A diagnosis of cancer at any stage, and particularly at an advanced stage, has a landscape of uncertainty. There are few answers, and of those, even fewer that are optimistic, making coping an alternating course of acceptance and denial. For me, then, it is a matter of having support that allows me to express myself along that course, no matter where I happen to land on a particular day. The bottom line is that we negotiate this course not alone but with others.
How do you select that support?
Most of us have a caregiver or a primary support person. That person has what can be a daunting task of helping us, and, even more daunting if that someone is a life partner, parent, sibling or friend, or someone to whom we are emotionally close. It is important, then, that we have other support in whom we can confide and with whom we can share the latest reports from our doctors. This person is someone with whom you don’t need to put on the happy face; it is someone with whom you can share your fear and other uncertainty and know that they support you. You may find someone who, at first, thinks they can do it, only to find out the emotional demand is higher than they’d expected. It’s best to find someone new to fill that role and to move on. Avoid asking why it didn’t work; sometimes there are no answers.
Another source of support is from the medical center or hospital where you are being treated. Most places have a variety of support groups that meet on a regular basis. These groups typically have leadership from the social workers or counselors that work or volunteer for the oncology department. One big advantage with groups is that you not only meet with the group regularly and get to know the people in the group, but you can also develop relationships with one or some of the members outside the group. Of course, the disadvantage is that meetings may occur at times that don’t work with your schedule.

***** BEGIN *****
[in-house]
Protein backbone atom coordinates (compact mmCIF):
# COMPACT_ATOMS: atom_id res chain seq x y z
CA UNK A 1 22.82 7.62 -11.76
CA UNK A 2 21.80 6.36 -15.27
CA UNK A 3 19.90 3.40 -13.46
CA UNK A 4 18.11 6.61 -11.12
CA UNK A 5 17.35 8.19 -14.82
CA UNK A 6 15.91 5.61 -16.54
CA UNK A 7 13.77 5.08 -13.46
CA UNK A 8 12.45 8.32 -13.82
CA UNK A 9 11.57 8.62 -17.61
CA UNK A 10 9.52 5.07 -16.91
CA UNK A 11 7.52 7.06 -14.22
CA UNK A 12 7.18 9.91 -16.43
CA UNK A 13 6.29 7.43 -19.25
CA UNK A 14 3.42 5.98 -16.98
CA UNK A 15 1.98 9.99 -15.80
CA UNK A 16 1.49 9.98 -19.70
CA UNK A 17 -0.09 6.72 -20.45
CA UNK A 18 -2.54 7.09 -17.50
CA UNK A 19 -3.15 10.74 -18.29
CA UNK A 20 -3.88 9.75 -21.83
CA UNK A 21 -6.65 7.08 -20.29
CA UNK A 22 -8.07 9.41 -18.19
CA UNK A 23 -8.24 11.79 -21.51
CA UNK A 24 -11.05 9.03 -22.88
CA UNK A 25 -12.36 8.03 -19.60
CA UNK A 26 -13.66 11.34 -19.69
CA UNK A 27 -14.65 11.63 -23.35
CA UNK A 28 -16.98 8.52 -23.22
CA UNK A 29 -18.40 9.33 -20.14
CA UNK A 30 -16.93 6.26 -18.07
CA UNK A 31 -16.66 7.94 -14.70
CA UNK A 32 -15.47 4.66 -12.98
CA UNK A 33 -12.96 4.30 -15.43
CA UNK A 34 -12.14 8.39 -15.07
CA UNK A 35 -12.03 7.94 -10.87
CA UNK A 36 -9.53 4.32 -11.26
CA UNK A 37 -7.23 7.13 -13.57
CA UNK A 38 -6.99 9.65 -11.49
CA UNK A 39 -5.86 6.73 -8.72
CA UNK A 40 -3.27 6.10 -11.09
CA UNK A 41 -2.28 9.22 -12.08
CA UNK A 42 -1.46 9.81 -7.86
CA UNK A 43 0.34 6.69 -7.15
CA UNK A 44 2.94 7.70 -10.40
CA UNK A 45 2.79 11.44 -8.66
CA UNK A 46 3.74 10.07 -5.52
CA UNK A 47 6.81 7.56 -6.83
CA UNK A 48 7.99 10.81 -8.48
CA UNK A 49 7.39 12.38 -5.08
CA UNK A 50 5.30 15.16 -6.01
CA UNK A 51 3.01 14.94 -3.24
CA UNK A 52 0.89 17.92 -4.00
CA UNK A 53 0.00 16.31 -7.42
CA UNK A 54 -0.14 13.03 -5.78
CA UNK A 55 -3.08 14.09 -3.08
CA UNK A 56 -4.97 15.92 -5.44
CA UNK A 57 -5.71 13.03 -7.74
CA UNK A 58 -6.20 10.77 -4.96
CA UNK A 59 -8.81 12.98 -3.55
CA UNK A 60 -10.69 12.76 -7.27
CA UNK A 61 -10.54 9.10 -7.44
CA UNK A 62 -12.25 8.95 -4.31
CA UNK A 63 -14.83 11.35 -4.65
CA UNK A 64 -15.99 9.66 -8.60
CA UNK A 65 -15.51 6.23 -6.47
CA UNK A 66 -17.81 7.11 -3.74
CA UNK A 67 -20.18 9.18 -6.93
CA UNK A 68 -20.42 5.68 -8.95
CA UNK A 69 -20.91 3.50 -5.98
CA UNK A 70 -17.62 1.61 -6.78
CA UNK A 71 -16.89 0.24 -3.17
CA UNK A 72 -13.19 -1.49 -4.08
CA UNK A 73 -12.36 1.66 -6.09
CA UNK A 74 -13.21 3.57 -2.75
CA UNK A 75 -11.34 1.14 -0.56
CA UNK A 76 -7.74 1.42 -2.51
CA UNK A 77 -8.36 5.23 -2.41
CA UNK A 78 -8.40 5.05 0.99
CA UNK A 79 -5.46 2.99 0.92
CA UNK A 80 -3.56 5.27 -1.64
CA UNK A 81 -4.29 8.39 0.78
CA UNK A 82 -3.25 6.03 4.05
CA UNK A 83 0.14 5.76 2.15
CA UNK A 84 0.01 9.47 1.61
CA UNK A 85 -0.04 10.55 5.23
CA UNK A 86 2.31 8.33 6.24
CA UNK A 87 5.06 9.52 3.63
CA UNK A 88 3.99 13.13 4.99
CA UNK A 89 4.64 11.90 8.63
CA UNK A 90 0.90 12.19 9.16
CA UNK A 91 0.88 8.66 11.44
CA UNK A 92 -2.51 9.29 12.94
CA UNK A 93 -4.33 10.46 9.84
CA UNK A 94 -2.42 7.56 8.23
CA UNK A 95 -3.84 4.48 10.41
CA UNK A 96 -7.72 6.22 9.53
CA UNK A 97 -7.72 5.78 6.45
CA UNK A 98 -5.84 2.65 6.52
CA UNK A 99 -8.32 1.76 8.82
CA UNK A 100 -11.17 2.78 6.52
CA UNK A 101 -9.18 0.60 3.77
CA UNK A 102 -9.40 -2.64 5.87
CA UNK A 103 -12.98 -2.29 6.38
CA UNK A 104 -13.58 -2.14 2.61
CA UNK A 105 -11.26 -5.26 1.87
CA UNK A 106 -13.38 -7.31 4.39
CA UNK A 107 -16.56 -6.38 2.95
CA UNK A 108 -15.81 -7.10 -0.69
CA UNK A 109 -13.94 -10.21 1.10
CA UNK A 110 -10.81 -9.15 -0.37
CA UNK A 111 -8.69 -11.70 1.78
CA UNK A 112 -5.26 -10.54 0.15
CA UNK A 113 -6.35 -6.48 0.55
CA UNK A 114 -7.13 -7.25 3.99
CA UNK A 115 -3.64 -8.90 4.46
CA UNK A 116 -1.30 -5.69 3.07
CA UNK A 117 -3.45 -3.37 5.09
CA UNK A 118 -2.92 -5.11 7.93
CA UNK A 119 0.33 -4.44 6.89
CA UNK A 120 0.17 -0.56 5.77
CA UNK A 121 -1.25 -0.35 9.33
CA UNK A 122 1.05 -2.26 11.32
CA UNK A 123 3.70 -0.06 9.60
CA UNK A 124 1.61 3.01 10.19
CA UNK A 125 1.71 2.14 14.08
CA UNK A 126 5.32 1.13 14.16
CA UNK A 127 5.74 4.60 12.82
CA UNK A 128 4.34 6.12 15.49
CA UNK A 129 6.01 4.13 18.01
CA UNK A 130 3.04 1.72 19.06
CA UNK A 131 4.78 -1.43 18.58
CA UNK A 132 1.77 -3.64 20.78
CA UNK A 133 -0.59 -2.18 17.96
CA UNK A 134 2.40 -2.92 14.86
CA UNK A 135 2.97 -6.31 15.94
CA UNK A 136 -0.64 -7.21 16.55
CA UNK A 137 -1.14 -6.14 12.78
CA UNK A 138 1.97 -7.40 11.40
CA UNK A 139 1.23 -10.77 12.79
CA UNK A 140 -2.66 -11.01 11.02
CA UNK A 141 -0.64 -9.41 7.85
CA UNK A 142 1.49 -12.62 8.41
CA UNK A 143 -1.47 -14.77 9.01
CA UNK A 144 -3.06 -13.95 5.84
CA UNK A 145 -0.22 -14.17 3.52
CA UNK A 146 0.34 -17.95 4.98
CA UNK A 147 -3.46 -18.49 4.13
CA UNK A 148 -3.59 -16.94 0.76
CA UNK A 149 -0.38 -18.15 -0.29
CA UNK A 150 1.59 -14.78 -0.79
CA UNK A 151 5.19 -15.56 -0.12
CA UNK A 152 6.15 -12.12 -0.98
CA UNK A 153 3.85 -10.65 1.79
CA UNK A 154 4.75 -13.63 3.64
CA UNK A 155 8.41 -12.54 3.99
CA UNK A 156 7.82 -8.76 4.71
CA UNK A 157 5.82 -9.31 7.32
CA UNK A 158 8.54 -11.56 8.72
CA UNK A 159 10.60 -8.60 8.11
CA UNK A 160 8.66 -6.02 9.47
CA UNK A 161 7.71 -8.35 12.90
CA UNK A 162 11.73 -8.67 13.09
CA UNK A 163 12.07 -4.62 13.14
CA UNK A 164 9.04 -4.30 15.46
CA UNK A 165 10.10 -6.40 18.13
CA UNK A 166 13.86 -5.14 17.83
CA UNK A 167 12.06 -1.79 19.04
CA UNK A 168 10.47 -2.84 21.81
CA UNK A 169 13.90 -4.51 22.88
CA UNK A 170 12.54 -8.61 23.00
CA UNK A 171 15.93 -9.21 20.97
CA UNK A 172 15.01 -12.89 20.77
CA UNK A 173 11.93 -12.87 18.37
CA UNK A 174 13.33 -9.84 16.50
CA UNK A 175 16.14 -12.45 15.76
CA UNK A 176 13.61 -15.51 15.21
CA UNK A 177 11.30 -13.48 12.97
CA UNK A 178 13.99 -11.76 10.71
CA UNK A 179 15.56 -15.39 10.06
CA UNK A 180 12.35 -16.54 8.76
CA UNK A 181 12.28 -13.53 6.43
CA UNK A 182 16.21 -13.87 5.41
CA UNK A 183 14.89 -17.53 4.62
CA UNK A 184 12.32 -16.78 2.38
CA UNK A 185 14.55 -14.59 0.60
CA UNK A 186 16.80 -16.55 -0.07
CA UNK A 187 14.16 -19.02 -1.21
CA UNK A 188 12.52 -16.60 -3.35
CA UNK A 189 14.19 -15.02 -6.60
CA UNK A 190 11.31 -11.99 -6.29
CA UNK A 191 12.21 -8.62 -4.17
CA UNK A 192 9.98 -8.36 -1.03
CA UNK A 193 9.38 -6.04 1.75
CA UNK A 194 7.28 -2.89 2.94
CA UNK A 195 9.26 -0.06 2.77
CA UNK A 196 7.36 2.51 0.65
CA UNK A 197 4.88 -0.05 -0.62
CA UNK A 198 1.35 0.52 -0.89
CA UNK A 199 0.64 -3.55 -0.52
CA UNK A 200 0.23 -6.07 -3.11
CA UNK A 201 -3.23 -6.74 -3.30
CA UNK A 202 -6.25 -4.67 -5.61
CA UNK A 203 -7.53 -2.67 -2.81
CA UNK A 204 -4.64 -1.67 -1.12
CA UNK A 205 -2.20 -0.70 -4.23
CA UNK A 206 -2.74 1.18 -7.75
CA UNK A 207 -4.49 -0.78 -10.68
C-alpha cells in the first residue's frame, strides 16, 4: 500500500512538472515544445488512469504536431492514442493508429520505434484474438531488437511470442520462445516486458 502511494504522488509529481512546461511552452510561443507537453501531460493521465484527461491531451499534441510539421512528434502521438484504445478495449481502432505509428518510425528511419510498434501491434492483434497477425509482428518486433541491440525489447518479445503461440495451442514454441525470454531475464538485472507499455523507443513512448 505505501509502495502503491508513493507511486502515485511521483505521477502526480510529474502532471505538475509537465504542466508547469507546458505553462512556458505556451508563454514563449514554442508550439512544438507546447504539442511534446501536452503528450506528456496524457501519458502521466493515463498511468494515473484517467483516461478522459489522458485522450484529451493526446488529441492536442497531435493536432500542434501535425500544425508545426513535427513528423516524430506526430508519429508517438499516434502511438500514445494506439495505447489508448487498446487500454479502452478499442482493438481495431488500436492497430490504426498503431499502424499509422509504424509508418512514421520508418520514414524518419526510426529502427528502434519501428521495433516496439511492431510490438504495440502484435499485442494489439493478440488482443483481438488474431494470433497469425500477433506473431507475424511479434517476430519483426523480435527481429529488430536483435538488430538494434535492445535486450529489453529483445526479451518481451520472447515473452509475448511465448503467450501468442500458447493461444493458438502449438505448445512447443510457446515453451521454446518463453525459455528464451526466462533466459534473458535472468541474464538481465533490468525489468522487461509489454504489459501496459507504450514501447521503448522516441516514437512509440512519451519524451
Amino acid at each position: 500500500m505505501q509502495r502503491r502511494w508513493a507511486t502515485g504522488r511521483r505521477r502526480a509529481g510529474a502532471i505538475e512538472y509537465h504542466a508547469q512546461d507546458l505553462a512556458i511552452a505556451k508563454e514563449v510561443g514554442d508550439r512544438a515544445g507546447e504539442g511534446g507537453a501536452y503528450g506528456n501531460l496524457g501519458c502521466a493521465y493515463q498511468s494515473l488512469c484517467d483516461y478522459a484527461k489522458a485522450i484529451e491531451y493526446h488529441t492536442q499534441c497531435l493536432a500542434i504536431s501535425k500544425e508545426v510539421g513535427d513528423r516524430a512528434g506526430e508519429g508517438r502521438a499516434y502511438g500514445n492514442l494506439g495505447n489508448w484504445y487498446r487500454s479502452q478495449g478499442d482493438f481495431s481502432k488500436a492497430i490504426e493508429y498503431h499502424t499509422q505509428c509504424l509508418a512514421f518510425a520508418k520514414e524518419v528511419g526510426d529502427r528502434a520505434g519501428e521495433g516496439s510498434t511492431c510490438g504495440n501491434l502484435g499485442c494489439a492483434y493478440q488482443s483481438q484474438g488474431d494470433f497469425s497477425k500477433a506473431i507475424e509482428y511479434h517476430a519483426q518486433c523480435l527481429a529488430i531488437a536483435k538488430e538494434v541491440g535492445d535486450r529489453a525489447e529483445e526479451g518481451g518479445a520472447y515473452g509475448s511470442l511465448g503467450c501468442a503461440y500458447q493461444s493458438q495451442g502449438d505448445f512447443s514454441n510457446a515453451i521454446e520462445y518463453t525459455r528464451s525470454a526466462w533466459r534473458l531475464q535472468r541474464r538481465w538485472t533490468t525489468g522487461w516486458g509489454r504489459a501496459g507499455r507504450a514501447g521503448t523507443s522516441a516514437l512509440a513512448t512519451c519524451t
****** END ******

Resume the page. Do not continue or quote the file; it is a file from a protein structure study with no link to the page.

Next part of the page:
Some medical centers and hospitals also offer some kind of a mentor or buddy system where you sign up to be connected with a current or past patient with a similar diagnosis. This is a one-on-one relationship, sometimes one that you maintain only by phone but can also include private meetings with only the two of you. This is a relationship, of course, defined by the two of you and can be most satisfying for women who avoid groups.
Some independent groups that support cancer patient groups exist in various geographical regions. The Wellness Community is one, for example, that sets up educational and social functions for their members. This is a great option for both you and your spouse to attend functions together and can offer support for husbands who avoid support groups specifically for them.
Finally, the Internet offers a variety of support mechanisms. Most major breast cancer sites (see my links) plus the American Cancer Society have a variety of online groups that join us through cyberspace. When we learned of my mom’s diagnosis of colon cancer in 1996, it was the first time I sought information online for such a personal reason. It amazed me then that I developed strong relationships with people online whom I’d never meet. It was one of the richest experiences I could have imagined. A distinct advantage of online groups is they are available 24/7.
As with any other decision for health care in our life, be sure to look at the reputation of the sponsoring group before joining. The Internet offers great opportunities to research information and to reach out to others to communicate, but it’s often interspersed with a lot of inaccurate, misleading and fraudulent information.
Don’t overlook family members or good friends who are already part of your life. Some of them will want to support you in whatever way you need, and it’s always comforting when you can rely on people whom you already know. You will often be surprised at how many people are in your midst who are supportive and caring. Now is not the time to ostracize yourself.
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